GDPR Fines: Everything You Need to Know
GDPR non-compliance can result in fines of 12 million dollars, or two percent of worldwide yearly revenue of the previous financial year.4 min read
GDPR fines are a concern for many companies and organizations. Non-compliance can result in fines of 12 million dollars, or two percent of worldwide yearly revenue of the previous financial year (whichever amount is higher). Such a penalty could stem from the following article violations:
- Processors and controllers under Articles 8 to 11, 25 to 39, 42, and 43
- Certification body under Articles 42 and 43
- Monitoring body under Articles 41 and 44
For GDPR organizations that are in violation of GDPR, the fine can run up to 4 percent of annual worldwide turnover or 24 million dollars (whichever amount is greater). Such a fine amounts to the maximum fine that can be levied on serious infractions (Ex. Having an insufficient customer consent to process such data or the violation of Privacy by Design concepts).
Moreover, such a fine could manifest if the following articles are violated:
- Basic processing principles: Articles 5 through 7, and 9
- Data subject rights under Articles 12 to 22
- Transfer of personal data to a receiver in a third-party nation or other international body under articles 44 to 49
- Any duties pertaining to Member State law under Chapter IX
The goal of GDPR is to protect EU citizens from data and privacy breaches at a time when the world is increasingly data-driven. The directive is vastly different from the one issued in 1995, and GDPR is considered an upgrade to its previous version.
The same principles still apply from the previous incarnation, but many of the changes have been added to the regulatory policy. In addition, GDPR jurisdiction has been considered the largest change to the regulatory arena of data privacy, and it applies to all companies that process personal data of citizens within the EU, regardless of company location.
Before, the territorial reach of the directive was unclear, referring to data processes “in contact of an establishment.” Such confusion has manifested in numerous high-profile court cases, but GPDR makes the directive clearer by stating that personal data processing that extends to processors or controllers within the EU is subject to GDPR guidelines.
In addition, GDPR also extends personal data processing outside of the EU in cases where:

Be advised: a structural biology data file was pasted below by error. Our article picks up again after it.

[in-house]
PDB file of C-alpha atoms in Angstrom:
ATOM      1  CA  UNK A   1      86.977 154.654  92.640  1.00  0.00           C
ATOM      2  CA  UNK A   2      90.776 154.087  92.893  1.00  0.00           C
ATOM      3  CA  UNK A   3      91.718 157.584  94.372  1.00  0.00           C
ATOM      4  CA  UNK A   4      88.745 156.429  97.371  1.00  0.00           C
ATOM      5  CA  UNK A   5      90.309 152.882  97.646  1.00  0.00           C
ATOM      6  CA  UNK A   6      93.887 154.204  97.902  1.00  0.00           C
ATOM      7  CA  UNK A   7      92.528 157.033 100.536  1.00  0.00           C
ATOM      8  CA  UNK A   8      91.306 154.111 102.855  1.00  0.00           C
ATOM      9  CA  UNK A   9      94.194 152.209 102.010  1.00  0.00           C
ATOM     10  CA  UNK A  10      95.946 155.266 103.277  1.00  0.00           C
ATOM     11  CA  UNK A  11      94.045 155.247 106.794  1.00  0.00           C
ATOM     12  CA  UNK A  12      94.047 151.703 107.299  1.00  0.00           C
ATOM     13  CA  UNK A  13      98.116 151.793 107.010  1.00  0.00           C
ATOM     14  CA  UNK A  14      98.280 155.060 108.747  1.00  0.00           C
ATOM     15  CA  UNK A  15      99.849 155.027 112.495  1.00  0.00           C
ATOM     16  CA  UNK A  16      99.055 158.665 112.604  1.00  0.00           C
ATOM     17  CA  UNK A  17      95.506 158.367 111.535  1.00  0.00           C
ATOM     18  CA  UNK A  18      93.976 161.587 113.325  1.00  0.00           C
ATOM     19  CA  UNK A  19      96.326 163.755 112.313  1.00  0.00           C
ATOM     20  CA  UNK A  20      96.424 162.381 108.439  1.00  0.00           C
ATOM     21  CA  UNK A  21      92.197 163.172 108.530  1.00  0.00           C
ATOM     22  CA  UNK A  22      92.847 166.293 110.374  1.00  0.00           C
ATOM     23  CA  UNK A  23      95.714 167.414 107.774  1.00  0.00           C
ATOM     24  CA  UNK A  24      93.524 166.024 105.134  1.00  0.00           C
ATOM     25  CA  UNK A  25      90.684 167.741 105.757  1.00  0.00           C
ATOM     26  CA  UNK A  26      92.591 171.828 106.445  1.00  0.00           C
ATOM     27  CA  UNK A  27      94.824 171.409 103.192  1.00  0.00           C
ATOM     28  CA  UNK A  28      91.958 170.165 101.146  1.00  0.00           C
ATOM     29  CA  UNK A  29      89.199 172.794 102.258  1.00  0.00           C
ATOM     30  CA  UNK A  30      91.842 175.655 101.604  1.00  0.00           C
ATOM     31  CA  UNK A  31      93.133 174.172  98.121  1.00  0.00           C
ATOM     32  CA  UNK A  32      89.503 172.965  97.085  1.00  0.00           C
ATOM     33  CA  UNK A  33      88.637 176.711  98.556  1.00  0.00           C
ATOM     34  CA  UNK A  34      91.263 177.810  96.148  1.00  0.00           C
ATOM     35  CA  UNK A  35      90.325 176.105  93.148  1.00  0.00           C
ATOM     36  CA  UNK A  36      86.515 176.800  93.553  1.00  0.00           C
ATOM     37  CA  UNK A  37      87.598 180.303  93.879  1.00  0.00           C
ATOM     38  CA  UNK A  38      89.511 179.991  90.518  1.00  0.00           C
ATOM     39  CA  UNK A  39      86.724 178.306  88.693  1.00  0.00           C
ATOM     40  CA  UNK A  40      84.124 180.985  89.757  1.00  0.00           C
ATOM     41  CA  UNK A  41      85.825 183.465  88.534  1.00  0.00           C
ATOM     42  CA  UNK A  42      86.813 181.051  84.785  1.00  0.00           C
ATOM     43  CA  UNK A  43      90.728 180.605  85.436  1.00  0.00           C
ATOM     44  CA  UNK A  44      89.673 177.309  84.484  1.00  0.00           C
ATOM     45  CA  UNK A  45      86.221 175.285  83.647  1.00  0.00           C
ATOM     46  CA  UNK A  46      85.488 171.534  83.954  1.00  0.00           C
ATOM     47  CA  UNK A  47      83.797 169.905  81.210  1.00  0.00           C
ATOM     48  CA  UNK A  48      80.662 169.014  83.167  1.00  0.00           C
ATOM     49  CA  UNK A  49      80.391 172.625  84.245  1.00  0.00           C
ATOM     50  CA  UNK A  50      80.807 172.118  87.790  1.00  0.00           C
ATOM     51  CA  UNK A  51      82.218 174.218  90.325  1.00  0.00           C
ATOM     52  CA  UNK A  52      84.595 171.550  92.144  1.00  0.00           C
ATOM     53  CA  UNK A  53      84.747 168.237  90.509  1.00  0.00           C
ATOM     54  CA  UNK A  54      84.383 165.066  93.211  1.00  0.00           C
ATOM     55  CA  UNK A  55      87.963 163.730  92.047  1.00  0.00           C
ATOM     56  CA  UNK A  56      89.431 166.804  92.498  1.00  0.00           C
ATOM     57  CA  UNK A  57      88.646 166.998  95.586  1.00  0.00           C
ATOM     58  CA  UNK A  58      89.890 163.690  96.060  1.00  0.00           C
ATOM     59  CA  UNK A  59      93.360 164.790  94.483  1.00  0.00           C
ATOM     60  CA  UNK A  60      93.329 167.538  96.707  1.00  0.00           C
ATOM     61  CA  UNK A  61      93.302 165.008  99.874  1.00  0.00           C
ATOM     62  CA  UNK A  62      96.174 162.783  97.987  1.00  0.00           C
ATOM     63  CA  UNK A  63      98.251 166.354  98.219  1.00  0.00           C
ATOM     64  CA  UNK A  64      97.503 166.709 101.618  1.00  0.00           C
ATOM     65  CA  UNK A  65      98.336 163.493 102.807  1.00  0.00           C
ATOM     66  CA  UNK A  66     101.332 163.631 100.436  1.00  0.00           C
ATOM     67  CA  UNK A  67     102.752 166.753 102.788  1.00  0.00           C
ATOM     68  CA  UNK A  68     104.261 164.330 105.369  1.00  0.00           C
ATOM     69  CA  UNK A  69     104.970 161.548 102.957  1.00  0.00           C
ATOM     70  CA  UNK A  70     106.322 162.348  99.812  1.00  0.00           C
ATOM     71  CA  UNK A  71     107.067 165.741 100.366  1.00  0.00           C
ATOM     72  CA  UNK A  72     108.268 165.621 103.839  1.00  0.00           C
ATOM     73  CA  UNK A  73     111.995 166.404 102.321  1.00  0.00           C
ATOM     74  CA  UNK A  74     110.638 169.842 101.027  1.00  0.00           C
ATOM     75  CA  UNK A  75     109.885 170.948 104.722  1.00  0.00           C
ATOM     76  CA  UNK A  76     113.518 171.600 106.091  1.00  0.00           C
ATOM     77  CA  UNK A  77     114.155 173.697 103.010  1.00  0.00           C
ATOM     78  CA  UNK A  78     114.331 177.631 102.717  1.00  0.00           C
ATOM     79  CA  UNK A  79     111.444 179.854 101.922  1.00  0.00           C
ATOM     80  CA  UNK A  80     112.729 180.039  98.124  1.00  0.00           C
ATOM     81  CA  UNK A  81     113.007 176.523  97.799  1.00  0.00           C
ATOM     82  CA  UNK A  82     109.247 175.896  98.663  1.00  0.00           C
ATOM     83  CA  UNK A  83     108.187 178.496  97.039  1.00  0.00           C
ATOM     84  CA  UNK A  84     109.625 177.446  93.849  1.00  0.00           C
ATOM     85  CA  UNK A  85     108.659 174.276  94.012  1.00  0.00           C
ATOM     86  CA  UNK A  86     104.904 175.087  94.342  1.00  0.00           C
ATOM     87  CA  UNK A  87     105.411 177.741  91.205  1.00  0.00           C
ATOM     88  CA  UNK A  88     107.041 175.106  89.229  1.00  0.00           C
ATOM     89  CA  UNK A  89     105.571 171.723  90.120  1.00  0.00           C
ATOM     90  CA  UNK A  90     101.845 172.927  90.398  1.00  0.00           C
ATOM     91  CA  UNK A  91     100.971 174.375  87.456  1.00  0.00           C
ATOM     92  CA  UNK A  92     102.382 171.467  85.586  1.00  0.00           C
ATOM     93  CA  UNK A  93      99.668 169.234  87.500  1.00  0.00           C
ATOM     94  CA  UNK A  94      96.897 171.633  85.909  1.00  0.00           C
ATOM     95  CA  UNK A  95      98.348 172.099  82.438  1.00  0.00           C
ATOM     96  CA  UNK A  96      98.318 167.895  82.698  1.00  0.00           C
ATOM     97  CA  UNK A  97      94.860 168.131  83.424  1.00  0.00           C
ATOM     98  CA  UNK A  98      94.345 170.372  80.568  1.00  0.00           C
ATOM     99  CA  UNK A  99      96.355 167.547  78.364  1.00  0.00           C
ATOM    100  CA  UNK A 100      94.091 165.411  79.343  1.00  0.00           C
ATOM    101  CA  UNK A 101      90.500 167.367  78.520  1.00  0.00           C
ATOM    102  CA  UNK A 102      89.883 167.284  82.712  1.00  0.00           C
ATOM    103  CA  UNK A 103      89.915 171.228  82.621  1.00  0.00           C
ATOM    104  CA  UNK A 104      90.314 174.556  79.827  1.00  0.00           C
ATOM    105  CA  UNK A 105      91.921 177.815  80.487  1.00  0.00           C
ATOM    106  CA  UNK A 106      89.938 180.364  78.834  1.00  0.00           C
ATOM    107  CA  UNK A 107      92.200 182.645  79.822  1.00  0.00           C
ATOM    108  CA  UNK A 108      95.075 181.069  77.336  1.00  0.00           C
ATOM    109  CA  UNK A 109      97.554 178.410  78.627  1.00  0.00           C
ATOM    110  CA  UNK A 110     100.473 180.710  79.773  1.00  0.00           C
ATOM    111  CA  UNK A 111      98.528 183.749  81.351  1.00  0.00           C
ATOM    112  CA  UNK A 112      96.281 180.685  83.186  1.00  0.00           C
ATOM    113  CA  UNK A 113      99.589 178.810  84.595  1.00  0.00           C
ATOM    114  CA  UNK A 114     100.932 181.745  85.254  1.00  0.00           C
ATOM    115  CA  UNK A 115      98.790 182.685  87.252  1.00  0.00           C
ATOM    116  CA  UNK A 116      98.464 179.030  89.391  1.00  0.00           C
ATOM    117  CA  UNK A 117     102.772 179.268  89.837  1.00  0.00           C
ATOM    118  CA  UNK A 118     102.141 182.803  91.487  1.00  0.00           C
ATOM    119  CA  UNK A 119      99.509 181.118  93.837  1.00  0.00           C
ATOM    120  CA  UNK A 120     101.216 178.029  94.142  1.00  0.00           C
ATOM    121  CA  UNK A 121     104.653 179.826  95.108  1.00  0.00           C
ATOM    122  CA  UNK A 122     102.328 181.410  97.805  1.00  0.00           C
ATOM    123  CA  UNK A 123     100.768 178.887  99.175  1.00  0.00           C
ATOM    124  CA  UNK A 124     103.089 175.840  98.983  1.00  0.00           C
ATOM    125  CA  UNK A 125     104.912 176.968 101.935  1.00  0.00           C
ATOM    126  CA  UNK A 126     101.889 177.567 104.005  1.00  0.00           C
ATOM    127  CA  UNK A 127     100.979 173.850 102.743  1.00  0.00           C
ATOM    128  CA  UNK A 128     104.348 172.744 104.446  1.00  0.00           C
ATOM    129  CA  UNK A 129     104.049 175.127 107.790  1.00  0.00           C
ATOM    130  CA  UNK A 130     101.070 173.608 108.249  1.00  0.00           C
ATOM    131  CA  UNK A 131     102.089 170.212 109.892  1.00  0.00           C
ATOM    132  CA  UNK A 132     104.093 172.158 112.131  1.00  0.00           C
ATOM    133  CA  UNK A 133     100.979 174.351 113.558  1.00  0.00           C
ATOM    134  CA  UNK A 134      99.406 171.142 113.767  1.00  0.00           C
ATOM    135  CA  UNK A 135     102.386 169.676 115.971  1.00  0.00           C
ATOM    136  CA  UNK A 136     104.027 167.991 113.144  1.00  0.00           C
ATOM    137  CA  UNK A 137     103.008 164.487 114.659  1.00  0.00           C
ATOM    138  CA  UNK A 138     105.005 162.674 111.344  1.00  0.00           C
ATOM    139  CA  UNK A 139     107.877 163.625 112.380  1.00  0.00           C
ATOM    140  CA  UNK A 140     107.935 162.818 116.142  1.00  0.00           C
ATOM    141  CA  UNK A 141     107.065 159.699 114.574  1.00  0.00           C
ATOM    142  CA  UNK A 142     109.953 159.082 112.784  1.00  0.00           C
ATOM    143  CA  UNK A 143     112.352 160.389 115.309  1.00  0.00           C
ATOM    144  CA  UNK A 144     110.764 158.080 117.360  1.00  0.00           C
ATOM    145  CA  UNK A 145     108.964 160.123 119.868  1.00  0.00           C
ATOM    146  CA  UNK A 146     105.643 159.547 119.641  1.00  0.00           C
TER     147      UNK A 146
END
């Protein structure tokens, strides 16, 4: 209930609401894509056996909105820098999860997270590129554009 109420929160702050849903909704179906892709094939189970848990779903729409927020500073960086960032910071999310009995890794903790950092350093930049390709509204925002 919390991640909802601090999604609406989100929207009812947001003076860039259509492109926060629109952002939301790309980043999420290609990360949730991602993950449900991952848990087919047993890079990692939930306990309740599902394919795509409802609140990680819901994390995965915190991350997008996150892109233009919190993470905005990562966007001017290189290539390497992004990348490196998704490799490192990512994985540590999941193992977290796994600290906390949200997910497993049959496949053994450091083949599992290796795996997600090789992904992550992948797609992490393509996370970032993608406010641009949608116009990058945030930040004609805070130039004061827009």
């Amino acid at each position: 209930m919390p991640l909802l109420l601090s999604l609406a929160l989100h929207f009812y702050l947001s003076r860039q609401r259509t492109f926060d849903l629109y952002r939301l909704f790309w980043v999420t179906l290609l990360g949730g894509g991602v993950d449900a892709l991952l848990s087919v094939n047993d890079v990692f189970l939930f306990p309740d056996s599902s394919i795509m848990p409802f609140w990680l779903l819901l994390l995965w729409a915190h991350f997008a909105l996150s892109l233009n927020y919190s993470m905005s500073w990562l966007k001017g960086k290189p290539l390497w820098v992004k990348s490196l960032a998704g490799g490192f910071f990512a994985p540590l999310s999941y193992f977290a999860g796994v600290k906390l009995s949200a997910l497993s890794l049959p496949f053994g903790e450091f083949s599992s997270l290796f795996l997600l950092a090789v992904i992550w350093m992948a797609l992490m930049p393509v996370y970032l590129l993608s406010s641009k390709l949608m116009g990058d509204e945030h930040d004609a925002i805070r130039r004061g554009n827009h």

- An entity offers goods or services to citizens of the EU (regardless of payment)
- Behavior monitoring takes place within EU Borders
- Non-business processing of EU citizen data needs to have an EU representative
In addition, failing to notify authorities of any data open to breaching, or failing to commence an impact assessment, could result in fines. Also, a company can be fined two percent for not having organized records. Such rules apply to both processors and controllers, which means that clouds are also subject to GDPR directives.
The exact fine depends on how severe the infraction is and the ramifications that could arise if a data breach took place. Other factors come into play:
- Measures that need to be completed in order to be GDPR compliant
- The manner in which an organization or company failed to establish essential mechanisms to prevent data breaches or alerting data subjects of requests rights they possess, the willingness to answer to these requests, and the manner in which Privacy by Design is honored
- Additional rights and measures when consent is the opted legal groundwork for lawful processing and more
Other factors will be considered, such as how many people were affected, any damage suffered, infringement duration, and processing purpose. Intention is key, which means the infraction was negligent or intentional.
Mitigation is another factor, meaning that the actions taken to manage any damage done to data subjects. Also, an organization’s history is taken into consideration, which could be interrupted under the Data Protection Directive and the GDPR. Past administration corrections under the GDPR, including bans and warnings on processing, are factored in as well.
Cooperation is another key step in determining how severe the penalty would be. If an organization works with supervisory authorities in fixing the issue, they could receive a lower-cost fine. The type of data breached is another issue that authorities determine as well.
Companies must notify authorities as soon as possible because the time frame in notifying authorities is a key step in determining the level of proper punishment.
Do you need to know more about GDPR fines? To find out more, submit your legal inquiry to our UpCounsel marketplace. UpCounel’s top lawyers will help you in areas pertaining to EU law and what you can do to remain compliant under EU data governance and the securing the data of consenting subjects. Further, our lawyers will represent you in cases where breaches may arise, or if you find yourself in violation of any EU codes of conduct or directives.
Interested in learning more about GDPR compliance?
Download UpCounsel's free GDPR Compliance Whitepaper and learn the tools you need to put your company on the path to compliance. Included is a list of 10 practical steps to help organize efforts on GDPR, develop a compliance plan, and mitigate risk.